Protest Dynamics, Repertoire Change and Party Politics in Times of Crisis: The Case of Greece, 2009-2016
Besides being the epicentre of economic crisis in the last period, Greece has also witnessed the outbreak of an unprecedented protest wave (with over 30 general strikes, several local movements, and a two-month long version of the Occupy mobilisations); the virtual collapse of the old party system and the coming to power of an avowedly left-wing government; and the emergence of countless solidarity initiatives, first for tackling rampant poverty and subsequently as a means for coping with the refugee crisis. It comes as no surprise, then, that Greece should also serve as a laboratory both for evaluating (and further enhancing) extant conceptual and theoretical tools and for addressing the cardinal issue of ‘European futures’. Aspiring to combine theoretical reflection with original empirical research in a variety of fields, this Section grapples with four interrelated sets of questions, corresponding to an equal number of Panels:
(a) the prerequisites and dynamics of protest in its constant interplay with the changing ‒national and European‒ political opportunity structure (analysis of social-movement dynamics);
(b) continuity and change in the way contentious repertoires have evolved over the period 2008/9-2016 (an effort to examine new forms of solidarity action -‘resilience’- as either an instance or as a substitute of more traditional forms of protest);
(c) the role that the political intermediation by parties, SMOs and the Media has been playing all along (the role of political content in the strategic intervention of a variety of actors); and
(d) the changing structure of the party system in association with internal party organisation (analysis of the ways in which the old two-party system collapsed in the aftermath of the financial crisis, the emergence of far-right populism as an acute form of the continuing crisis of representation, and the ways the new political landscape has been influencing internal organisational proclivities).
Lying at the intersection of two literatures ‒Contentious Politics and Parties/Party Systems‒ the Section seeks to serve as a much-needed bridge between the two fields in order to explore questions that are rarely tackled by either field in isolation. These include the process of party cartelisation and its ‒causal‒ interrelationship with protest dynamics, the new threat that far-right populism poses for democracy and the nature of its relationship with popular mobilisation, and the role that traditional Mass and new social media play in the shaping of the public sphere.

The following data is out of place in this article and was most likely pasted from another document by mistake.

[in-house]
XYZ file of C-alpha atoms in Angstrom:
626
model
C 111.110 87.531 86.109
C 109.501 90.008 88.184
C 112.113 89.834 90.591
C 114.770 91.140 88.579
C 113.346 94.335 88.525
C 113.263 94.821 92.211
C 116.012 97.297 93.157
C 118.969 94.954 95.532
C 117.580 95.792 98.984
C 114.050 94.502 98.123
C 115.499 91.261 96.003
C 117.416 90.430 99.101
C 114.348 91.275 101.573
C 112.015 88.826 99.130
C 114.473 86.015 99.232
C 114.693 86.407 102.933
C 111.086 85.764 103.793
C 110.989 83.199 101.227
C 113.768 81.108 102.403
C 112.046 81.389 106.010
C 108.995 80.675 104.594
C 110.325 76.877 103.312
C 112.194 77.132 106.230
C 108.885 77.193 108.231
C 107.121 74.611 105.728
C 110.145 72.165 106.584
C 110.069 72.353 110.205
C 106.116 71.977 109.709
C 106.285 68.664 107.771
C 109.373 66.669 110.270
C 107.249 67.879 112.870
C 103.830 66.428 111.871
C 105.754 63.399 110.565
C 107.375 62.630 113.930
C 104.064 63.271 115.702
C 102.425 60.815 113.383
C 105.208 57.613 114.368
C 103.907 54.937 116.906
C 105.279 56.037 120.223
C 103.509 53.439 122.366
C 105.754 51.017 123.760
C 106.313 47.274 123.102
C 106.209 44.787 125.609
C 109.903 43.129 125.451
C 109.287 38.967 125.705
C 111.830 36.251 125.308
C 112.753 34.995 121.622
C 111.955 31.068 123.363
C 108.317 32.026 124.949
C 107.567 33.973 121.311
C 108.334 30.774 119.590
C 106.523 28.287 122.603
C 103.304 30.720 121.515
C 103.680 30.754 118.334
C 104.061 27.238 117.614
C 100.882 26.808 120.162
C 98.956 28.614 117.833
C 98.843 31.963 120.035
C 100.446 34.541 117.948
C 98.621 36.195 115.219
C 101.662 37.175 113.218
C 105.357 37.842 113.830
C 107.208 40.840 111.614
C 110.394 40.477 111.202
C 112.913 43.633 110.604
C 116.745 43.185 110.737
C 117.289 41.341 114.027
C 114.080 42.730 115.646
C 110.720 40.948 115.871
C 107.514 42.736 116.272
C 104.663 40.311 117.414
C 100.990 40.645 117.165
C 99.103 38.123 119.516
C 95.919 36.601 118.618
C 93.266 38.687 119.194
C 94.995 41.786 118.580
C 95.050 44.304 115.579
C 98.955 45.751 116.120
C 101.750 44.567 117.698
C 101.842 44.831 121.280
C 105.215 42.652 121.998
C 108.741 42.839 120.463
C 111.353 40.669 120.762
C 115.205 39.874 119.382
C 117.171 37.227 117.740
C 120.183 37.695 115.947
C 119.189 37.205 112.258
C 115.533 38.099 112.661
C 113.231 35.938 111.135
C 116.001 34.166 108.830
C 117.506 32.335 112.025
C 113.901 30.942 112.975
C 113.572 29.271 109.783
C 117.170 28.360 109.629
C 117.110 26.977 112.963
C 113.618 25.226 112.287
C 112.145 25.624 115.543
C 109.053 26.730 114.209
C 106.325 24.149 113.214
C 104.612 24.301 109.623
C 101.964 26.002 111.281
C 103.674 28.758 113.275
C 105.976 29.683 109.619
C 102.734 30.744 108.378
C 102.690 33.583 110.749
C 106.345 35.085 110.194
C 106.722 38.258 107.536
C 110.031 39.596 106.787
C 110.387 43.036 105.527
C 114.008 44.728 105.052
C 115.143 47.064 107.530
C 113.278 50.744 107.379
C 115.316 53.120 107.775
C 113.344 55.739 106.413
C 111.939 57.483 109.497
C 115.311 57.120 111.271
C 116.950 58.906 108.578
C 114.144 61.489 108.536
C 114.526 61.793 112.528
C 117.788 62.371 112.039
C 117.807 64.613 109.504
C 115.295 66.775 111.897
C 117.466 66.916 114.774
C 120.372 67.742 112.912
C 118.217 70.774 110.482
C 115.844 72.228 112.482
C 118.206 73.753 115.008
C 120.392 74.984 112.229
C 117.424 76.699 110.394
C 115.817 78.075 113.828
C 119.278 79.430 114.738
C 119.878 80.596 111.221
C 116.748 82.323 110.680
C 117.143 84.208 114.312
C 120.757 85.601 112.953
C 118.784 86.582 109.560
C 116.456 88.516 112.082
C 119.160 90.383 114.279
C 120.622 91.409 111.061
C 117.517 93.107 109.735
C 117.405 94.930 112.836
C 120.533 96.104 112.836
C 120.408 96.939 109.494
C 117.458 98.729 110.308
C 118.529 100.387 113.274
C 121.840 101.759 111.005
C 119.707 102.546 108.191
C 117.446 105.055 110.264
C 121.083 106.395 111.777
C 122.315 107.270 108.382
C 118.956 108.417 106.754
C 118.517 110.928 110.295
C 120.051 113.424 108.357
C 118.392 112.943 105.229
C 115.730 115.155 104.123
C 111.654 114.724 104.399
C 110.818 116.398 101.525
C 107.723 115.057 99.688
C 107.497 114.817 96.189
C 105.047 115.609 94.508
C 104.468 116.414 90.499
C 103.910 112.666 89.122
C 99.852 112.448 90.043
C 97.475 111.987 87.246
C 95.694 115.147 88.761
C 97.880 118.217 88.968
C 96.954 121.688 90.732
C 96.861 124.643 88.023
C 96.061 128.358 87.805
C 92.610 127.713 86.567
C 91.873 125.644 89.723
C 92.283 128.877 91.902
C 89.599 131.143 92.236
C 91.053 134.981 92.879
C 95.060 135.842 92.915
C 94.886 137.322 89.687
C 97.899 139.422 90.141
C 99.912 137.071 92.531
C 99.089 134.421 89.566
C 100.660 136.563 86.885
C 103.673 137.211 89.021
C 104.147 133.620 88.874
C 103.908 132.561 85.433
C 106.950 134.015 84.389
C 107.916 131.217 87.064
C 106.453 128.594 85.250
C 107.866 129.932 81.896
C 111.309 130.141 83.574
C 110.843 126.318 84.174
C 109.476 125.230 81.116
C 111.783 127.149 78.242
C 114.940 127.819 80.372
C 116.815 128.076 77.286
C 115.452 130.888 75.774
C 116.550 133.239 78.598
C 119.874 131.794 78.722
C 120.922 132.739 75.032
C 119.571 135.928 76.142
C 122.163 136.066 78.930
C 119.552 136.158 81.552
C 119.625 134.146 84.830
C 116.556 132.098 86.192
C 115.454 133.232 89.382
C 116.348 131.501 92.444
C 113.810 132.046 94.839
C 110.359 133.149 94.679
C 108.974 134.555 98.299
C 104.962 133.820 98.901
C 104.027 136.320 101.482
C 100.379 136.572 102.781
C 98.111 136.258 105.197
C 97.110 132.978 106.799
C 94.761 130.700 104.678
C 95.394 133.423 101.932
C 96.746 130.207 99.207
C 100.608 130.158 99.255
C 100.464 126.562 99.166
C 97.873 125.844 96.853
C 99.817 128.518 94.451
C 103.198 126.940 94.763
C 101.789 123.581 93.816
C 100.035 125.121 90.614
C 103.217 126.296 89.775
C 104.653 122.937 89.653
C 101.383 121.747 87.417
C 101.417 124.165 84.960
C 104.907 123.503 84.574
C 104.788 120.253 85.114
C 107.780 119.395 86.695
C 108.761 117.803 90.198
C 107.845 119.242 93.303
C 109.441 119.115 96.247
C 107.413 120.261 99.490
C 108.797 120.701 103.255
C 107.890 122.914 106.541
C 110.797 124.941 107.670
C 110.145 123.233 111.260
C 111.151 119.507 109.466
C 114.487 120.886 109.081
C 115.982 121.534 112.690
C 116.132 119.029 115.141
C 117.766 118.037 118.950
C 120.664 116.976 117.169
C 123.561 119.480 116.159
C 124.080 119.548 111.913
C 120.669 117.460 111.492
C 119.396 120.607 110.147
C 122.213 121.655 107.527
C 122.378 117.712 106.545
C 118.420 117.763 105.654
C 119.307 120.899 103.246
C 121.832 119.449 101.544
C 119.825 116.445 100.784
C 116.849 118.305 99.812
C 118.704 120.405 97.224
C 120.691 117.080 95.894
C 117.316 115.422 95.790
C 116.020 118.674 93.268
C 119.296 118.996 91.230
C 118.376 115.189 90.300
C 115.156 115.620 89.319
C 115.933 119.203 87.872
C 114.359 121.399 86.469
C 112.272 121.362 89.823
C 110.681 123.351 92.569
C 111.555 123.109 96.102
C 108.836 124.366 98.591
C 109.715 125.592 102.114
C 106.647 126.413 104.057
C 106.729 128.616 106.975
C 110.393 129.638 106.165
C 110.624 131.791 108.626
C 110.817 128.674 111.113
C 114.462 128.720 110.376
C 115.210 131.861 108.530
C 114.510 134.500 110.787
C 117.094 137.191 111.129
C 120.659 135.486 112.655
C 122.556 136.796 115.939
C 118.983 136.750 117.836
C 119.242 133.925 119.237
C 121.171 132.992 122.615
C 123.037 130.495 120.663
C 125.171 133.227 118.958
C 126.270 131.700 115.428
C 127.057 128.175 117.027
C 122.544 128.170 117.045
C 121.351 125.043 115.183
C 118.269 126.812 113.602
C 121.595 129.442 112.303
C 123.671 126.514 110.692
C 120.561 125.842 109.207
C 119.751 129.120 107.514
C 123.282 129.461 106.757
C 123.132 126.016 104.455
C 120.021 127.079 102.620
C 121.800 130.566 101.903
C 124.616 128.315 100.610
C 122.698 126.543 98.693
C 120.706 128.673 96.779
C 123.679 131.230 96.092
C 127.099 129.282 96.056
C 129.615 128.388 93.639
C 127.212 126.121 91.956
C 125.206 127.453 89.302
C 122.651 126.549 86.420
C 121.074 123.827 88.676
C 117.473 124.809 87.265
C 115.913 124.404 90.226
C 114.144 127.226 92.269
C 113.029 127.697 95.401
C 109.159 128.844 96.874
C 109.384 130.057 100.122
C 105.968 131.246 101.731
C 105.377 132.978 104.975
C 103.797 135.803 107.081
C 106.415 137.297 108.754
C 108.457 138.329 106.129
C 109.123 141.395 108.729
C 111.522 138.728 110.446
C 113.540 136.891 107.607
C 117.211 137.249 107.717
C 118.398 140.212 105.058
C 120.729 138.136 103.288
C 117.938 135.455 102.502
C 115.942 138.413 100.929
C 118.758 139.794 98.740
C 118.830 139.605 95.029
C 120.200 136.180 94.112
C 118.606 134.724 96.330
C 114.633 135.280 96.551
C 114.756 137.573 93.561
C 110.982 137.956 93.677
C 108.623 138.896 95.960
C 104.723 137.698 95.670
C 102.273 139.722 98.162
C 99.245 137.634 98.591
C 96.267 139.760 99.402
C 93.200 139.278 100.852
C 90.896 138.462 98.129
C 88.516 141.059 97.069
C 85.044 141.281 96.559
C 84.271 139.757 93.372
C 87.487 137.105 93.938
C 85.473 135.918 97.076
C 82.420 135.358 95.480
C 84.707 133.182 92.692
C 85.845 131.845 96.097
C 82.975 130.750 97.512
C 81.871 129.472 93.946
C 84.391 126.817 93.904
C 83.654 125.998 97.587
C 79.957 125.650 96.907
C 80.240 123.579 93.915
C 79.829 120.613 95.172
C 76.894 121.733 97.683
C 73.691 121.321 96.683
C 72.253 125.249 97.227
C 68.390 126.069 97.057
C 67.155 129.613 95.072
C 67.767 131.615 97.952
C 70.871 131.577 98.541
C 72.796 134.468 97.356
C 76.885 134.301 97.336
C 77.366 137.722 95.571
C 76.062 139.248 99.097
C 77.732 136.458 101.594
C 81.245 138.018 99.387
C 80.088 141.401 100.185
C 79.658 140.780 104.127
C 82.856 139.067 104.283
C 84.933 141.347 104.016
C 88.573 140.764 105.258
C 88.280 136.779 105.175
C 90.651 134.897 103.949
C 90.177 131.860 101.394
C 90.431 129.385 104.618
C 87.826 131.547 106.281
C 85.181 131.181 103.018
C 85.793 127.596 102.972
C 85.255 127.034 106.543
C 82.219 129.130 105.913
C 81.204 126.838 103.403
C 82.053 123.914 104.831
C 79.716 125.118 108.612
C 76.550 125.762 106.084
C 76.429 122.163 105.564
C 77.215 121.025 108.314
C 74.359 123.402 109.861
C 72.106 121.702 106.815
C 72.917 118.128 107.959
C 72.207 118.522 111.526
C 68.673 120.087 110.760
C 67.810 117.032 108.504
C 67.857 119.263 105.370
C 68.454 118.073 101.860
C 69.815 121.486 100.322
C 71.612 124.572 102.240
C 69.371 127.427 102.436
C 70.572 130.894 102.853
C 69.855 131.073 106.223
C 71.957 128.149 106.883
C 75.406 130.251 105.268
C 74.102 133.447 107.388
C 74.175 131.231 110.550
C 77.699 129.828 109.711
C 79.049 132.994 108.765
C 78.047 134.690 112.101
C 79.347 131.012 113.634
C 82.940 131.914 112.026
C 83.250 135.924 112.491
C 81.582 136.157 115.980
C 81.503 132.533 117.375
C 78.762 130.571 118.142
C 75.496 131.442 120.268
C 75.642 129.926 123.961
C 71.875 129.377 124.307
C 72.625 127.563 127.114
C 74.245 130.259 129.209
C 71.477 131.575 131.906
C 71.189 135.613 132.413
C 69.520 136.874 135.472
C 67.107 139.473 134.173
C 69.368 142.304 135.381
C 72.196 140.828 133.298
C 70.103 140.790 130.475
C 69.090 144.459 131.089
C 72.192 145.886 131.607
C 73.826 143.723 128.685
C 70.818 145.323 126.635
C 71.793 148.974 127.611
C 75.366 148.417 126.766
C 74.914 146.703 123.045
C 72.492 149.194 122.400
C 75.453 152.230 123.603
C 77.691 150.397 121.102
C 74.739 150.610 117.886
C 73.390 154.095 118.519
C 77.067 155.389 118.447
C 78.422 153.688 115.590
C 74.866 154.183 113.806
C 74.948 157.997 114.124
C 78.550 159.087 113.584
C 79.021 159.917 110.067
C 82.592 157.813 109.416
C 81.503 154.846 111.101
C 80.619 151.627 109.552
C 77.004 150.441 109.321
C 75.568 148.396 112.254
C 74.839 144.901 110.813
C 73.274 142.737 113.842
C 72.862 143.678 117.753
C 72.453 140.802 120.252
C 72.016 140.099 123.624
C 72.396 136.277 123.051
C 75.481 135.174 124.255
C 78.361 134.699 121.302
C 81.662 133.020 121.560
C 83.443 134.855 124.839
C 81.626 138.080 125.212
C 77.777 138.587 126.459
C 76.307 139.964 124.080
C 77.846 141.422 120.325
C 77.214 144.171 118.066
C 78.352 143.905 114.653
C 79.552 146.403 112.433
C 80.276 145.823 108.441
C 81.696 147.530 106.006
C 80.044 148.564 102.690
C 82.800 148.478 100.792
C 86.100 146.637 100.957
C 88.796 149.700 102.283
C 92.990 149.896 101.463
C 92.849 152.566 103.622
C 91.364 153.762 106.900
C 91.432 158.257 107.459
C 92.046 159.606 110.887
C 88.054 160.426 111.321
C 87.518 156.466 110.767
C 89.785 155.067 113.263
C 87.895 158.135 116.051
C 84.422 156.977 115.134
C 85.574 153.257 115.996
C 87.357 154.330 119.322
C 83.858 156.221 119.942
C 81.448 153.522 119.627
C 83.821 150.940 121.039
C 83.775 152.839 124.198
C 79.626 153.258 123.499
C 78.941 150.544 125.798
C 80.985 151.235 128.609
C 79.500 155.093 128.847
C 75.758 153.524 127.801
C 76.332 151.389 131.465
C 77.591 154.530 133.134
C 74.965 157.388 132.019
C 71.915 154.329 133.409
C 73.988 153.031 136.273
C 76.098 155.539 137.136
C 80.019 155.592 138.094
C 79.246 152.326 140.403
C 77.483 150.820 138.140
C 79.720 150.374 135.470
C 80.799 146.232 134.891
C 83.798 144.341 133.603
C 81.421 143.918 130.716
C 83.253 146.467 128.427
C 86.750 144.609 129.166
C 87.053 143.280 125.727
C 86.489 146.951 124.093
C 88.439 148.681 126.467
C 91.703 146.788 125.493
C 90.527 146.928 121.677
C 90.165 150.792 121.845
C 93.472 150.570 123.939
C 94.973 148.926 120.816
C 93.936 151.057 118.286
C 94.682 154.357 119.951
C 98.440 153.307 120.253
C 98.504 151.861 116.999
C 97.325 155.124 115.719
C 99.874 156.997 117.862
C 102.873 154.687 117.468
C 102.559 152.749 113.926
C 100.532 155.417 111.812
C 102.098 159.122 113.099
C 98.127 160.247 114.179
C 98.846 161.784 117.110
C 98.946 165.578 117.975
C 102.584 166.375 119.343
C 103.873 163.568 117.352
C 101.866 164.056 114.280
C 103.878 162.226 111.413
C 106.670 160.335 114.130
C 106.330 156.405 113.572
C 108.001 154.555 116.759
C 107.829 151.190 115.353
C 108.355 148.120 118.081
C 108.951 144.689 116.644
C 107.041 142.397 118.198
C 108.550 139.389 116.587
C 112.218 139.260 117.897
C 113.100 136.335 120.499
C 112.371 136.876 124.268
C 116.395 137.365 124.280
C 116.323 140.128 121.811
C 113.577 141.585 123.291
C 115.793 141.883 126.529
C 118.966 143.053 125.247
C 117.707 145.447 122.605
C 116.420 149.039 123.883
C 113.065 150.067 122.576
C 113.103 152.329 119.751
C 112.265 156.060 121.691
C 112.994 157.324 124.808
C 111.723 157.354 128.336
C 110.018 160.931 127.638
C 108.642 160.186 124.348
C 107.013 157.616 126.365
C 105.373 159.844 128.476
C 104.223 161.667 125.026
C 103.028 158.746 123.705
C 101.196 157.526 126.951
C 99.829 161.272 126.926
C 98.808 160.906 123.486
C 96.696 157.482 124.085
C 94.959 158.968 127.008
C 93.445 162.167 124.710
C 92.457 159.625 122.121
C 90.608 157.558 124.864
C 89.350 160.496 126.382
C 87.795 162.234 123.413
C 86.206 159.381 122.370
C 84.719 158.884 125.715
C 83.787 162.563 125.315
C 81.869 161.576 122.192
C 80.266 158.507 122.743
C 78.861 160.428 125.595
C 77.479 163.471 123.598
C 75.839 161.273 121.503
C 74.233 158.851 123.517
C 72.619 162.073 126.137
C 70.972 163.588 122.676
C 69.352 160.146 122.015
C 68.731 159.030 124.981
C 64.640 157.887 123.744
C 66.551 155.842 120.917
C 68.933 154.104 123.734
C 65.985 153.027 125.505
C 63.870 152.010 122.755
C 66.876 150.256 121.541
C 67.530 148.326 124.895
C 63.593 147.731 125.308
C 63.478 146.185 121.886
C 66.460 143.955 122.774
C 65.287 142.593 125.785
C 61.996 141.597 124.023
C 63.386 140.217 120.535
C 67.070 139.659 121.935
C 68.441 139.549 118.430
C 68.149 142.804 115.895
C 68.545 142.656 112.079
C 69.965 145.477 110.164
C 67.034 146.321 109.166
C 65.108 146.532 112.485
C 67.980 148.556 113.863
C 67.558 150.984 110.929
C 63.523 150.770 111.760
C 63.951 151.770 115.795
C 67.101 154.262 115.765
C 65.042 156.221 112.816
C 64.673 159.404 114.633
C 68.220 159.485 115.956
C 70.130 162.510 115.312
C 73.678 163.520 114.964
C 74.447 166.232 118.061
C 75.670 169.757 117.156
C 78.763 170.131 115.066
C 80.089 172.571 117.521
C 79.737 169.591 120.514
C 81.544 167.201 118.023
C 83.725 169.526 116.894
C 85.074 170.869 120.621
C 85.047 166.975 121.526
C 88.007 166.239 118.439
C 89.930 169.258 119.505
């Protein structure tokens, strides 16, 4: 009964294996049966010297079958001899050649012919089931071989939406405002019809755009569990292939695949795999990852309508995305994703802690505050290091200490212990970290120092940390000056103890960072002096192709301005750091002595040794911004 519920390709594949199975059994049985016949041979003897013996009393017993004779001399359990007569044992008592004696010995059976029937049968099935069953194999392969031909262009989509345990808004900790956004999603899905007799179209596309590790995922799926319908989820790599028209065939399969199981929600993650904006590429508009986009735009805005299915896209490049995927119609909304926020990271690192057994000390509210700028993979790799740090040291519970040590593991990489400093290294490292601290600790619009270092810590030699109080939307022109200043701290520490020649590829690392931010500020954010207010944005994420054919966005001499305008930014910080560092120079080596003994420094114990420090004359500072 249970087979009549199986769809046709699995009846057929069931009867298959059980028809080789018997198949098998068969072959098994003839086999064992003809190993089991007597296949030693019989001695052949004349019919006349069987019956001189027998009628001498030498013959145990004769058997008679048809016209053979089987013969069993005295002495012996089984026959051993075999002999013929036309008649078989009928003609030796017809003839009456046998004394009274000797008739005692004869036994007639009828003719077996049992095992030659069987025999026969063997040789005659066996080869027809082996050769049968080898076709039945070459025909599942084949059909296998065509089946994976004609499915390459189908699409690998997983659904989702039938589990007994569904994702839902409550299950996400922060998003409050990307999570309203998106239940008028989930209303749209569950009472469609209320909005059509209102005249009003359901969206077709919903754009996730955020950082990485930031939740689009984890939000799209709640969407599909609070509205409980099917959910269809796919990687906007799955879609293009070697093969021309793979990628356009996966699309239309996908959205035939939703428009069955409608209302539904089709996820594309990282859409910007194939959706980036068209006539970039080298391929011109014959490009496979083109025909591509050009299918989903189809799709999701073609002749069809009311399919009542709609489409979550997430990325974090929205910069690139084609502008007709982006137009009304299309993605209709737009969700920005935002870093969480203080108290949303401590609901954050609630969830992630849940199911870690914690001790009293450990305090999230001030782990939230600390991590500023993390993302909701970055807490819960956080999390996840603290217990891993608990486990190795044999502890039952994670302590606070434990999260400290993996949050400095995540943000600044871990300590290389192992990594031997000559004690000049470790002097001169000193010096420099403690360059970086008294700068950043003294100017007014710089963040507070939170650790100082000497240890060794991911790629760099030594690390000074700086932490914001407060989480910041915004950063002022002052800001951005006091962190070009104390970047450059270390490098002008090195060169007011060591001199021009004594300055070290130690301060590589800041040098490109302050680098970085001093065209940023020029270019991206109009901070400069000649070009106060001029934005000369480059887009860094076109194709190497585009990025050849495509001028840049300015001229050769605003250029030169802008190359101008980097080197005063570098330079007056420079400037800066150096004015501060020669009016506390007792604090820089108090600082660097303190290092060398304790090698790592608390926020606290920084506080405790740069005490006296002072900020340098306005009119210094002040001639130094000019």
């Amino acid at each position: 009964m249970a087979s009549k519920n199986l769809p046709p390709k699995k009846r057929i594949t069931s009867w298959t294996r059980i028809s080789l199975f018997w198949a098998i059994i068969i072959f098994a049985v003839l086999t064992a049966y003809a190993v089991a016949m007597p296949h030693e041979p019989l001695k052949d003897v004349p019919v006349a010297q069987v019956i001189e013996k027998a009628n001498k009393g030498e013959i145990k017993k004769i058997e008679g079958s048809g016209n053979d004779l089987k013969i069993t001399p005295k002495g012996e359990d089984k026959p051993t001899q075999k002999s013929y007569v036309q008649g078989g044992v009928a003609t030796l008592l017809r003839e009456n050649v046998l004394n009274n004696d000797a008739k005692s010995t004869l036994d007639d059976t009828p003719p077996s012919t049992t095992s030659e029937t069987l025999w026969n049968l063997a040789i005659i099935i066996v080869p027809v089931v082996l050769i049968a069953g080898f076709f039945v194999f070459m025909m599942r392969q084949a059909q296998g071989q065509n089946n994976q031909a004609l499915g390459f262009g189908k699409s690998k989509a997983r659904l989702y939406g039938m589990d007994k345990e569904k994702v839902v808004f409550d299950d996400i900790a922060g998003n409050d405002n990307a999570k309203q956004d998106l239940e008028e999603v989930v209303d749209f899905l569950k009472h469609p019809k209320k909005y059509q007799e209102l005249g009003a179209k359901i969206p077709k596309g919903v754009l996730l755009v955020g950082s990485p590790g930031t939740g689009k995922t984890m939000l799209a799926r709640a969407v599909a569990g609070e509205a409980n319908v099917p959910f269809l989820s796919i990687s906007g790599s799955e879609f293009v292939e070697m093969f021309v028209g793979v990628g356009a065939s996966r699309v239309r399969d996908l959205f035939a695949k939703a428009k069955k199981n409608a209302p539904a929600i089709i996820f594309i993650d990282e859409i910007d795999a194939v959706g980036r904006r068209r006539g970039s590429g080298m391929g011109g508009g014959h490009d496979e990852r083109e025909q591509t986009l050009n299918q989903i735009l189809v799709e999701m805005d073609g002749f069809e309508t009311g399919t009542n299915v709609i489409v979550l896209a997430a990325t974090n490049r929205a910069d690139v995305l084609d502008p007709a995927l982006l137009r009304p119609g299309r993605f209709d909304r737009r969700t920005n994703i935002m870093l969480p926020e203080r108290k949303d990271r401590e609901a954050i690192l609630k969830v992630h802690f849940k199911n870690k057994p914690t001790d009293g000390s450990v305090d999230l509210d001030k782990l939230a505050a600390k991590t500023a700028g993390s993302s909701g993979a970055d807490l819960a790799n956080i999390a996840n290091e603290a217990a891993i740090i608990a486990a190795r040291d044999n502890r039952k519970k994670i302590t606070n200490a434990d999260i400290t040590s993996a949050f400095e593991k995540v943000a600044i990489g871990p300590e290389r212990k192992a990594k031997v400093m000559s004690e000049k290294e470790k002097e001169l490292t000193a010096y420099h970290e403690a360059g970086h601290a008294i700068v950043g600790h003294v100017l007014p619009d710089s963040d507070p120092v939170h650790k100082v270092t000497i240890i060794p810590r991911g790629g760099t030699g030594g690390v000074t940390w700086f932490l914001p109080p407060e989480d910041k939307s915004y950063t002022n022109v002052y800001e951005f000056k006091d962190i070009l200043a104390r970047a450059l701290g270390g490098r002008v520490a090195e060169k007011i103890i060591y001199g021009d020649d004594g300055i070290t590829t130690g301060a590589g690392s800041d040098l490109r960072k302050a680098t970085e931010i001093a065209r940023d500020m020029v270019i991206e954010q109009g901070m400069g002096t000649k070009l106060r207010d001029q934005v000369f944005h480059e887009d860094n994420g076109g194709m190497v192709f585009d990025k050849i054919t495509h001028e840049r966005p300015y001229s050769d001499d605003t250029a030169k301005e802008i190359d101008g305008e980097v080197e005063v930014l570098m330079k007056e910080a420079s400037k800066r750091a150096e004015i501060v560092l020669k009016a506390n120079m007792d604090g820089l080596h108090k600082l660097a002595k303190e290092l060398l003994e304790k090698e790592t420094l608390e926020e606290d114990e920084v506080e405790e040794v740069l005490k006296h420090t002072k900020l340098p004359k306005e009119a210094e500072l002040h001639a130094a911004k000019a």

Although it draws its primary inspiration from the case of Greece, the Section also invites panel and paper proposals with different regional empirical foci (southern Europe, Latin America), provided they address the theoretical issues specified.
Section Chair: Seraphim Seferiades
Seraphim Seferiades (PhD Columbia -http://seferiadescv.blogspot.gr/) is an Associate Professor of Politics and Director of the Laboratory on Contentious Politics at the Department of Politics and History, Panteion University of Social and Political Science, Athens and Life Member in Politics and History at the University of Cambridge (CLH). For several years the Secretary of the Greek Political Science Association, he has been Senior Member at the University of Oxford (St Peter’s College), Hannah Seeger Davis Fellow at Princeton University, Jean Monnet Fellow at the European University Institute and tutor in the Arts at the University of Cambridge (CHU). His work spans European and Greek labour and social history, contentious politics and social science methodology. He has edited or co-edited volumes on methodology, social movements, and the Greek dictatorship, and published extensively in journals such as Comparative Politics, the European Journal of Industrial Relations, the Journal of Contemporary History, the Rivista Italiana di Scienza Politica, the Journal of Modern Greek Studies, Actuel Marx and the Greek Political Science Review. His latest book, Along the pathways of historiography: a critical review from a social-scientific viewpoint, was published in Athens in 2014. He is currently completing two volumes on contentious politics and the role of political content in the phenomenon of party cartelisation.
Loukia Kotronaki is a post-doctoral fellow at the Laboratory on Contentious Politics, Department of Politics and History, Panteion University of Social and Political Science, Athens. With a special focus on transnational collective action and the anti-globalisation movement in Greece, her main research interests combine contentious politics, collective identities and their interaction with political parties and the institutional environment in European democracies. She has worked and published extensively on the European Social Forum, violent protest, and Greek social movements, including the Indignado and Occupy collective mobilisations. Her work has appeared in edited volumes and journals, such as Actuel Marx, Pôle Sud, Contretemps, Partecipazione e Conflitto, and Situations. Her most recent contribution was on the volume edited by Noëlle Burgi, La Grande Régression: La Grèce et l’avenir de l’Europe, Le Bord de l’Eau, Paris, 2014, p. 175-190.
||Everyday Resistance, Alternative Practices, and Repertoire Renewal in Crisis Regimes: The Case of Greece
View Panel Details
||Movement Mobilisation, Political Strategy, and the Party System: Salient ‒though still Silent‒ Dimensions
View Panel Details